“Stone” (Original Short Story)

Devin chiseled out a set of eyes on a newly-formed, stone face. His left palm rested against one of the columns of Worthington Manor, but it was now slipping down in order to allow Devin to lie himself on the ground. “I’m terrible with simple rest,” he muttered, wiping his miserable brow dry of sweat. He had originally intended to sculpt a face at every twelve meters, but in his increasing exhaustion, he had unwittingly begun falling into a practice of skipping sections.

“Hullo, hullo! There you are!” He turned his head and shuffled over to the area underneath the stairwell, where he had placed his cap a few hours before.

No one was immune in this area to the searing heat of August. No, not even he. Devin had only taken the cap off, of course, to give himself a swift burst of cool air across his balding scalp. But then the cool air caused him to immediately forget about putting the cap back on.

Funny enough, what came to his runaway mind just then was the old story of Vlad Dracula, Prince of Wallachia, who at one time had a group of Italian ambassadors come before him. When they arrived, they bowed their heads and took off their hats, but the berets that they were wearing underneath yet remained. “Will you not take those off as well?” Dracula inquired. “It’s a matter of custom,” they said, talking of how they wouldn’t be taking them off—nay, not even for their own leader. And Dracula—sly dog—told the fellows that he wished to reinforce the custom for them. By God, laughed Devin, he did! He nailed the bloody things to their unsuspecting little heads!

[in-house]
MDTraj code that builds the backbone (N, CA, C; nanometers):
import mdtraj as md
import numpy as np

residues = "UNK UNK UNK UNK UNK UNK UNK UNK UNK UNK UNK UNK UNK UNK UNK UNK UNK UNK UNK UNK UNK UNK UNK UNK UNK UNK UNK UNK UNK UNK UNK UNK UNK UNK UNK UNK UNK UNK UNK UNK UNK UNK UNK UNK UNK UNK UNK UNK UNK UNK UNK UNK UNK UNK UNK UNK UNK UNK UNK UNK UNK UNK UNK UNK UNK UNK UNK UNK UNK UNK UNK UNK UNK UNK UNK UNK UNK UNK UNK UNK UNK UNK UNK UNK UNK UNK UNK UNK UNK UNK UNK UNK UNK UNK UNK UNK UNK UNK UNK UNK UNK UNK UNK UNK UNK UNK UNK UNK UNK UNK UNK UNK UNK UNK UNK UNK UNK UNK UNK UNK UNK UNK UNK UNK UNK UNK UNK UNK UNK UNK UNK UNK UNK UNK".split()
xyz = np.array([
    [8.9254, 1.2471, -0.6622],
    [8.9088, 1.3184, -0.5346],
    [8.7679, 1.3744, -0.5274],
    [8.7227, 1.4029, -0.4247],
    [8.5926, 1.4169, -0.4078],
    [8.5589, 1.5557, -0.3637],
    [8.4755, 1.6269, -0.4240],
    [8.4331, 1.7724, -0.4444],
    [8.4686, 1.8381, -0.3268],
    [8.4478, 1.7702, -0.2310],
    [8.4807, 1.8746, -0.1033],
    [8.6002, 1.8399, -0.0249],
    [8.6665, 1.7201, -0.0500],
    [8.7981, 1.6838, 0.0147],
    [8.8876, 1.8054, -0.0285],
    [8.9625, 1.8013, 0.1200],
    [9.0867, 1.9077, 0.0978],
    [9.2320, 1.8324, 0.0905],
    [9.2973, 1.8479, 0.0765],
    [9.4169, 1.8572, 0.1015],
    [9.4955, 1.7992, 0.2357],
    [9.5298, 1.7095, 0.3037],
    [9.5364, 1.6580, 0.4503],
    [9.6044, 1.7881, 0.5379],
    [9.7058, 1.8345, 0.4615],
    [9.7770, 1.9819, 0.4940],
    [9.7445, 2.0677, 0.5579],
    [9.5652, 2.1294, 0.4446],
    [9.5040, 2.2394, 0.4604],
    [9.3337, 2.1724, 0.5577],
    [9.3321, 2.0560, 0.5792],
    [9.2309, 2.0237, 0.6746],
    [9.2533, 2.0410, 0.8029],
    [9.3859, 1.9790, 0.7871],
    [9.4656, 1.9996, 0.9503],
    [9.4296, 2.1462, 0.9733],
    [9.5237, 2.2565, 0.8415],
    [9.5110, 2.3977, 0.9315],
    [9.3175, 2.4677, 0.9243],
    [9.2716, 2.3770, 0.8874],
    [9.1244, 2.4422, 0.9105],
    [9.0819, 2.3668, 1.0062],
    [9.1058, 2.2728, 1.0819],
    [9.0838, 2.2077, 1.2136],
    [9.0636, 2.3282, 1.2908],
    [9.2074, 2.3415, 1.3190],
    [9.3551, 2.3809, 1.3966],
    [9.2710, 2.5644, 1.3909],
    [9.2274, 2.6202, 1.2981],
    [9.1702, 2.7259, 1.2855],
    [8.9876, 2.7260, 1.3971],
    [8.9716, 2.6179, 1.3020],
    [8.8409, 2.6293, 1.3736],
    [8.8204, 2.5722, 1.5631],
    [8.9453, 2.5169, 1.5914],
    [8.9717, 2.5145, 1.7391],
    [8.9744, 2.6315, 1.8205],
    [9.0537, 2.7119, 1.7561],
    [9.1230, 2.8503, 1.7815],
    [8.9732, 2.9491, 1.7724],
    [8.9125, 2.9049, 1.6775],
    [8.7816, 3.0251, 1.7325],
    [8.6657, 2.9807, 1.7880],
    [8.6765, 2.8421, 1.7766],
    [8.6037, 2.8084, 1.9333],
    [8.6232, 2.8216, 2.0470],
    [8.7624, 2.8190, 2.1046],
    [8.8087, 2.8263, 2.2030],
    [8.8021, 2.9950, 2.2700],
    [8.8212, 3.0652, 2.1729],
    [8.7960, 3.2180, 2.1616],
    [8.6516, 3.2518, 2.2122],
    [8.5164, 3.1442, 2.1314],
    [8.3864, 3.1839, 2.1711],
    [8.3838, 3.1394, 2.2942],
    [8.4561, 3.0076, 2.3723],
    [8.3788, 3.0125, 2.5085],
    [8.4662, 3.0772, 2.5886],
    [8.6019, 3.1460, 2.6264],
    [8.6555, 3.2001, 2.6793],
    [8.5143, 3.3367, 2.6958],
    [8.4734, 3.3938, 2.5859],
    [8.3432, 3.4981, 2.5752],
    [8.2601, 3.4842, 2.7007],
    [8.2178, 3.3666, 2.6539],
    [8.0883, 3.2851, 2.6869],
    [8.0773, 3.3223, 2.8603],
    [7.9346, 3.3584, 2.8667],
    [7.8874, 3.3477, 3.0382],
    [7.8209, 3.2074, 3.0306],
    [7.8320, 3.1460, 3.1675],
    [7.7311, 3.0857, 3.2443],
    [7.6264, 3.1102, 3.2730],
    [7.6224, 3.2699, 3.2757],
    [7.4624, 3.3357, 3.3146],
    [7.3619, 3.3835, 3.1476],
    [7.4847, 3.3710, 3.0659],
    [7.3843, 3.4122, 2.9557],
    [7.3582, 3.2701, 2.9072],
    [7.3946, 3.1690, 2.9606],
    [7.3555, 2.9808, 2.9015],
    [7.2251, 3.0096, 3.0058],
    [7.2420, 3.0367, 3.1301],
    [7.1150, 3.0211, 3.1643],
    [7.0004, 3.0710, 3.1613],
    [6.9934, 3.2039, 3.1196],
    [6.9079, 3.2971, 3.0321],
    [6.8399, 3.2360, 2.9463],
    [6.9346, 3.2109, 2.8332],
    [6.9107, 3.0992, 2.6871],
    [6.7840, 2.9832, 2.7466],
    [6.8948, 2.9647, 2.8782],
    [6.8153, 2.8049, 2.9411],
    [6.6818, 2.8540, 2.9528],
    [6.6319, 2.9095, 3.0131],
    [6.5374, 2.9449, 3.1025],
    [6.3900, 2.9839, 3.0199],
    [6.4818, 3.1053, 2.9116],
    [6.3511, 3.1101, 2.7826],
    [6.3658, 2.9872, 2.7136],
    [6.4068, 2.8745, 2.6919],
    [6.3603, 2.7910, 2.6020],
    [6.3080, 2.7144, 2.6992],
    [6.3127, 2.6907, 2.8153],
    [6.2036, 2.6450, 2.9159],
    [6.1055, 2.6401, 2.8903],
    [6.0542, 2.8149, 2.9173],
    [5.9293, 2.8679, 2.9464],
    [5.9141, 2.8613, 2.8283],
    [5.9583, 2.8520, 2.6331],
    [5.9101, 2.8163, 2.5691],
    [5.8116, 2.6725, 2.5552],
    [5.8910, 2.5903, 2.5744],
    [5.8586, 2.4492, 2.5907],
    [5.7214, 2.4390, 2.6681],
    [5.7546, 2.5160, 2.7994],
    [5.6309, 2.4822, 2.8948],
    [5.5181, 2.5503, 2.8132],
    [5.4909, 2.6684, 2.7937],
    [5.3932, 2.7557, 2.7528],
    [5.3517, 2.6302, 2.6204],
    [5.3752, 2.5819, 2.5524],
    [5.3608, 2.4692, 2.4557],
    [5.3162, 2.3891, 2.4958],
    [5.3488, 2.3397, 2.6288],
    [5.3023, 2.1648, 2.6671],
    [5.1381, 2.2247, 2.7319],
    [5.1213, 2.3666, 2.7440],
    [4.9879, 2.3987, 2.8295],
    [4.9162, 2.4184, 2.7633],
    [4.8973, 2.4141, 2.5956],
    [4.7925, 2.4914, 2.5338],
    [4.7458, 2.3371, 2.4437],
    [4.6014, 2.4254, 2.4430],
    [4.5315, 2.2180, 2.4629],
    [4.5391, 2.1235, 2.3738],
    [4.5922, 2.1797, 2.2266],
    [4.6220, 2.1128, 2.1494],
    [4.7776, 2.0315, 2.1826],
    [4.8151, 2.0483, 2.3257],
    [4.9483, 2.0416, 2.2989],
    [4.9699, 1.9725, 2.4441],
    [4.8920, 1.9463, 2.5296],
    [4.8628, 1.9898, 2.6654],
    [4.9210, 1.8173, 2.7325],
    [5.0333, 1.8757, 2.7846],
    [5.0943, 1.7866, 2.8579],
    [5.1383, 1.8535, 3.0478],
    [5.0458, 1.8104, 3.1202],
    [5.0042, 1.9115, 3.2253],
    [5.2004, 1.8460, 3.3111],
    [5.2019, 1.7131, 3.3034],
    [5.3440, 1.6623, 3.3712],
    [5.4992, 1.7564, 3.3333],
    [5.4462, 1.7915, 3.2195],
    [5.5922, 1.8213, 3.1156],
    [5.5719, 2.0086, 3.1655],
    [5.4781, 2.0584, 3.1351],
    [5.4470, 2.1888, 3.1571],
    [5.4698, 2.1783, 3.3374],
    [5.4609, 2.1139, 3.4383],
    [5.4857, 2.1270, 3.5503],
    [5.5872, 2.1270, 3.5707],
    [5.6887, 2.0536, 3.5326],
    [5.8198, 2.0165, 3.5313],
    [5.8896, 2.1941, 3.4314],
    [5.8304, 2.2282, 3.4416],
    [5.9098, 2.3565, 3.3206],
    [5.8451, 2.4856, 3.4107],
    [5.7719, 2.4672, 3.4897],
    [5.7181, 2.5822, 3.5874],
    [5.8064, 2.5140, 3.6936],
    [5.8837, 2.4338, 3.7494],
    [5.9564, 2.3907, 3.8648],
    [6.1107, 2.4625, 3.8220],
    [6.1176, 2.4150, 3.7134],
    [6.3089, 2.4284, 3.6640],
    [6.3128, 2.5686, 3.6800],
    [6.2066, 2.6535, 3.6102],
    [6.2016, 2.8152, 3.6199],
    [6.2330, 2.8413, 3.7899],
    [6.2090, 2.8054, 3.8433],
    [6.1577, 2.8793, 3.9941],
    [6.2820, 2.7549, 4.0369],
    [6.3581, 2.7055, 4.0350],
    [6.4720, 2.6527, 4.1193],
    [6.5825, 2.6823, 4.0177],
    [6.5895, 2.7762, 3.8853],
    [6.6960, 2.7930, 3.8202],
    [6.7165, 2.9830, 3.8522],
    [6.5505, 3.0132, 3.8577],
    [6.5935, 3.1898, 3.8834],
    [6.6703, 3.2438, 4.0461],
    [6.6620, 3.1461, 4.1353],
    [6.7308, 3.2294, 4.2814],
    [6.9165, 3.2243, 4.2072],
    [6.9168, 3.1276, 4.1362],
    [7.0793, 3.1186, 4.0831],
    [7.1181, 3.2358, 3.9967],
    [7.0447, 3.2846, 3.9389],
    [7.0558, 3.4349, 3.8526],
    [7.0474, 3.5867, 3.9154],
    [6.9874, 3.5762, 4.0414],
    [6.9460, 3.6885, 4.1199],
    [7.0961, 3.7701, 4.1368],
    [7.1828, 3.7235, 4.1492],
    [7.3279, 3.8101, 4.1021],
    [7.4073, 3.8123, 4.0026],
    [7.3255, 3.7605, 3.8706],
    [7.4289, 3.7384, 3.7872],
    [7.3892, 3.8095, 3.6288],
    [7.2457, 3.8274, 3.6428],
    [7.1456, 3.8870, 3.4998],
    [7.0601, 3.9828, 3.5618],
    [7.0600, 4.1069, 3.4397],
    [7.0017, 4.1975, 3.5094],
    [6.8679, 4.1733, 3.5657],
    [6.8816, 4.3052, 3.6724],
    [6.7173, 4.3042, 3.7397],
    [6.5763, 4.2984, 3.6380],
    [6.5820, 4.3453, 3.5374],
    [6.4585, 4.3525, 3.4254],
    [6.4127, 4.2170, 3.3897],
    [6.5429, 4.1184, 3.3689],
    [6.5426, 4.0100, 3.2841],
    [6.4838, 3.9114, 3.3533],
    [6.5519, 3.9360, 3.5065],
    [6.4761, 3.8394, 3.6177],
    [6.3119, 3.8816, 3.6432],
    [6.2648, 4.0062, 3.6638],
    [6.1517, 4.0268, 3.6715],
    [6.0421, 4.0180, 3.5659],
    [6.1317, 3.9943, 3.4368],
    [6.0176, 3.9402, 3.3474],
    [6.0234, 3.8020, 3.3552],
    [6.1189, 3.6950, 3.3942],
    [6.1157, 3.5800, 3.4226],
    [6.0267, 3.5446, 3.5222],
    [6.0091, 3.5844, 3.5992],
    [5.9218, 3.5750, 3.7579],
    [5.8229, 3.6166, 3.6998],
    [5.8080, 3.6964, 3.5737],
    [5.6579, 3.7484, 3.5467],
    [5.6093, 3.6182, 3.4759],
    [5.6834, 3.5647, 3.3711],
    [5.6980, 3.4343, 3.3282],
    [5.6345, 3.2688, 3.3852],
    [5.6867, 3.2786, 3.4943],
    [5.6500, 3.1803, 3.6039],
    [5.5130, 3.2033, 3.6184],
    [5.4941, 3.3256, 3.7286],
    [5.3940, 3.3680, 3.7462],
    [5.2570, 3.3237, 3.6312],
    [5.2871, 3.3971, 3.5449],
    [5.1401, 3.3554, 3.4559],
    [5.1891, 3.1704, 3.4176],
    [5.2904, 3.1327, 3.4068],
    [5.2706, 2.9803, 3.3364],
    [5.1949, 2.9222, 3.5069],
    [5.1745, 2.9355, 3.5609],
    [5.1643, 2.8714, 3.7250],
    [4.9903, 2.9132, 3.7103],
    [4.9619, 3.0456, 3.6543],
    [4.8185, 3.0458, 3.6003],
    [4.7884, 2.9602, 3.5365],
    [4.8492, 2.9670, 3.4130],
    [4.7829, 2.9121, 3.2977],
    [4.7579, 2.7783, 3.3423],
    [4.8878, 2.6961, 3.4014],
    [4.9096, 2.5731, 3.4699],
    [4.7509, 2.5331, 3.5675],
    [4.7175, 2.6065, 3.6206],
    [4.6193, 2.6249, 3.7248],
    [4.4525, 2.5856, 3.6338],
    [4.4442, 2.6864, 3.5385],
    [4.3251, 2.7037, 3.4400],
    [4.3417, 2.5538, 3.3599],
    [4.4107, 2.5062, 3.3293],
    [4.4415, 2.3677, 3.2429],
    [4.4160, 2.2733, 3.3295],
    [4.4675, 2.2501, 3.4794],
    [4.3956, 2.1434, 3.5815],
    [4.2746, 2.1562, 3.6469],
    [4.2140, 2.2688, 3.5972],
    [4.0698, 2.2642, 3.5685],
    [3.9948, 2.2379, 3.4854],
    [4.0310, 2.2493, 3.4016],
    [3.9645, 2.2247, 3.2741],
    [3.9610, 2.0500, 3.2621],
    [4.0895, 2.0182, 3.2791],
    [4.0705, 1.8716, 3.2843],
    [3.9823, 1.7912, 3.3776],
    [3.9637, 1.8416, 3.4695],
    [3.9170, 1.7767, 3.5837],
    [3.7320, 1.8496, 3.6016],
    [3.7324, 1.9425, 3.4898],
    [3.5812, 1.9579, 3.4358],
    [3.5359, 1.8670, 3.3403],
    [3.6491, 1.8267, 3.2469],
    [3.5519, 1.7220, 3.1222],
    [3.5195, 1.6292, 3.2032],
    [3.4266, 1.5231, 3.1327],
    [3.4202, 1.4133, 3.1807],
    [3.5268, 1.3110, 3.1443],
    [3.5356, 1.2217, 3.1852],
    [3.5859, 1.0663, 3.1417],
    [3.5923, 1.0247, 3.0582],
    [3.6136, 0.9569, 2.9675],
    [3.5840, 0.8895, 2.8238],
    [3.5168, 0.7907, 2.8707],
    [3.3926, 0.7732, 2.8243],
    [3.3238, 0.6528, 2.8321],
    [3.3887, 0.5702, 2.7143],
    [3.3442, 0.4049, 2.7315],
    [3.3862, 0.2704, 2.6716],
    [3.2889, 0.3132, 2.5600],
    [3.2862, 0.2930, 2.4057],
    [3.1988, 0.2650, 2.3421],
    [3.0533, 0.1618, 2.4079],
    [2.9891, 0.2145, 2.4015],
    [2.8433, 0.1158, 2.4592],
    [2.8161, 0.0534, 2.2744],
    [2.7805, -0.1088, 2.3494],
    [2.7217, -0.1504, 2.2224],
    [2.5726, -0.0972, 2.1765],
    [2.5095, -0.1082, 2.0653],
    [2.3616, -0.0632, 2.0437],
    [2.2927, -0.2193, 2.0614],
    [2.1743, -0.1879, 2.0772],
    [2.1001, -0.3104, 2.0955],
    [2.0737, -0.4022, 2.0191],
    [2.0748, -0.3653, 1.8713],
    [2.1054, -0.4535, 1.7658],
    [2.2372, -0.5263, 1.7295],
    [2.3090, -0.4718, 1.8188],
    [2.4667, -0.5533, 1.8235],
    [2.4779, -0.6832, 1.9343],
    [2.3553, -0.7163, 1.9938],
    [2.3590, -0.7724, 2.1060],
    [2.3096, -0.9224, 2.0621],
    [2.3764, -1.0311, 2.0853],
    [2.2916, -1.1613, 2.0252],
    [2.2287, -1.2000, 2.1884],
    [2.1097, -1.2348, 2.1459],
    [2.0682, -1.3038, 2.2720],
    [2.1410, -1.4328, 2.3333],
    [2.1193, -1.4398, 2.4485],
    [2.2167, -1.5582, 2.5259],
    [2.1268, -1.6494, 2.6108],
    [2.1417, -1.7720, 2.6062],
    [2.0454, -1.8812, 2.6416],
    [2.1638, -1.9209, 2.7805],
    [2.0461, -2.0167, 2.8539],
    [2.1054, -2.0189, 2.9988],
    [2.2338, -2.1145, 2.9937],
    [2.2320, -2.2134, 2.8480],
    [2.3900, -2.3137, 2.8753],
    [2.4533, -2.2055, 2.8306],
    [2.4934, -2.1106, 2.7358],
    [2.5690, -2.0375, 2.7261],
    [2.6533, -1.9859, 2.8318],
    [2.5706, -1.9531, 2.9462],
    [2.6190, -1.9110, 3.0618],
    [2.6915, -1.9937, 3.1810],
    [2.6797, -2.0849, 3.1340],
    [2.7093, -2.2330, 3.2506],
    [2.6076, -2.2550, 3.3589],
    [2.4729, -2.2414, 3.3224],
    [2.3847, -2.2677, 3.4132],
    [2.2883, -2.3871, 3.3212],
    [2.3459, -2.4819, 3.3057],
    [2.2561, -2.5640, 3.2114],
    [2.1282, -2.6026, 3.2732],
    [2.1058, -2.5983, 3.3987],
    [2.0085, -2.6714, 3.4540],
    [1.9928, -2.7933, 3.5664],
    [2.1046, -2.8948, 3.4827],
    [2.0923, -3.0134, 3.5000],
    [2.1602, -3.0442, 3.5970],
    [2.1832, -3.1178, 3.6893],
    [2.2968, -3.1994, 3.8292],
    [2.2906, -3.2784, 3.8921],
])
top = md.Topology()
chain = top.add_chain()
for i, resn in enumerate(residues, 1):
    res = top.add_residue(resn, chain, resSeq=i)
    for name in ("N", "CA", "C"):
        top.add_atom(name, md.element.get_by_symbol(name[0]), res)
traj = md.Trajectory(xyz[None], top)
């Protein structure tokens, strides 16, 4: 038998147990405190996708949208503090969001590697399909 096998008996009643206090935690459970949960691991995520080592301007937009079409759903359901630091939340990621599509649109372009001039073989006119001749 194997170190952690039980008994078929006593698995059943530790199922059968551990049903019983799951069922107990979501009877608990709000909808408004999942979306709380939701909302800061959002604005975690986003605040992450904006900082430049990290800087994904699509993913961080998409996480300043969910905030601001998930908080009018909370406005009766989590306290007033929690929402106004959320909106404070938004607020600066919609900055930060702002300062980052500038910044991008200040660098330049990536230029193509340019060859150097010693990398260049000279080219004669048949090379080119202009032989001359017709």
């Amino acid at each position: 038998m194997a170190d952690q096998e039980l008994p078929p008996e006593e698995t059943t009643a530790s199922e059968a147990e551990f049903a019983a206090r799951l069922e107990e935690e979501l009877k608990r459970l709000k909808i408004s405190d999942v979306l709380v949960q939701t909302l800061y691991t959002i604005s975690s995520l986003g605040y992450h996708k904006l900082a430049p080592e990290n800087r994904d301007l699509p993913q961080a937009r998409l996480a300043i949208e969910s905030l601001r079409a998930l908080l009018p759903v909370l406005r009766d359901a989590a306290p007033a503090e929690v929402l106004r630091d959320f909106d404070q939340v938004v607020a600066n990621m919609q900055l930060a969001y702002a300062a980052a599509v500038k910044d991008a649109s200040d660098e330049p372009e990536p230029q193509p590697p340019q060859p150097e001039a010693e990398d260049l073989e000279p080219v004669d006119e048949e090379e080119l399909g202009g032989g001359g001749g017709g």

Unsuspecting…

That’s how Devin had felt when he had first been commissioned to start work on the Manor. Devin’s approach to labour was something like a dedicated acquiescence. He never wanted anything to do with the commissions, but he could never help bringing himself time and again to a place of obligation. He always regretted it, to be sure. But what room is there for regret when they’ll run a person out of town over it?

In fact, they almost did it to him once before.

It was around the time that he started allowing his angst to creep into his sculptures. He was carving the faces to portray something that was no longer pleasant, but astoundingly grotesque, with twisted snarls and sealed-up eyes and jagged forms. Once the townspeople had gotten wind of it, Devin found himself surrounded by a legion of protestors, all intent on seeing his assignment cut off and his abilities permanently stunted. Oh, how he loved Lancashire.

Devin now held out his finger, eyeing the stone sculpture’s face and tracing along its edges with a carelessness and nonchalance. It was all beginning to feel like a load of nonsense to him again. The changing city, with its gradual passage from a newly outmoded old world to all that was suddenly becoming fashionable, was the height of predictability.

Was it a mark, a legacy, that he needed to leave? And for whom? He could just as easily leave a legacy, he supposed, by writing graffiti in blood on the castle walls. More life to it. It might be a tad less dignified, sure. But all the same, he figured that it would take a lot of genuine heart and soul out of him.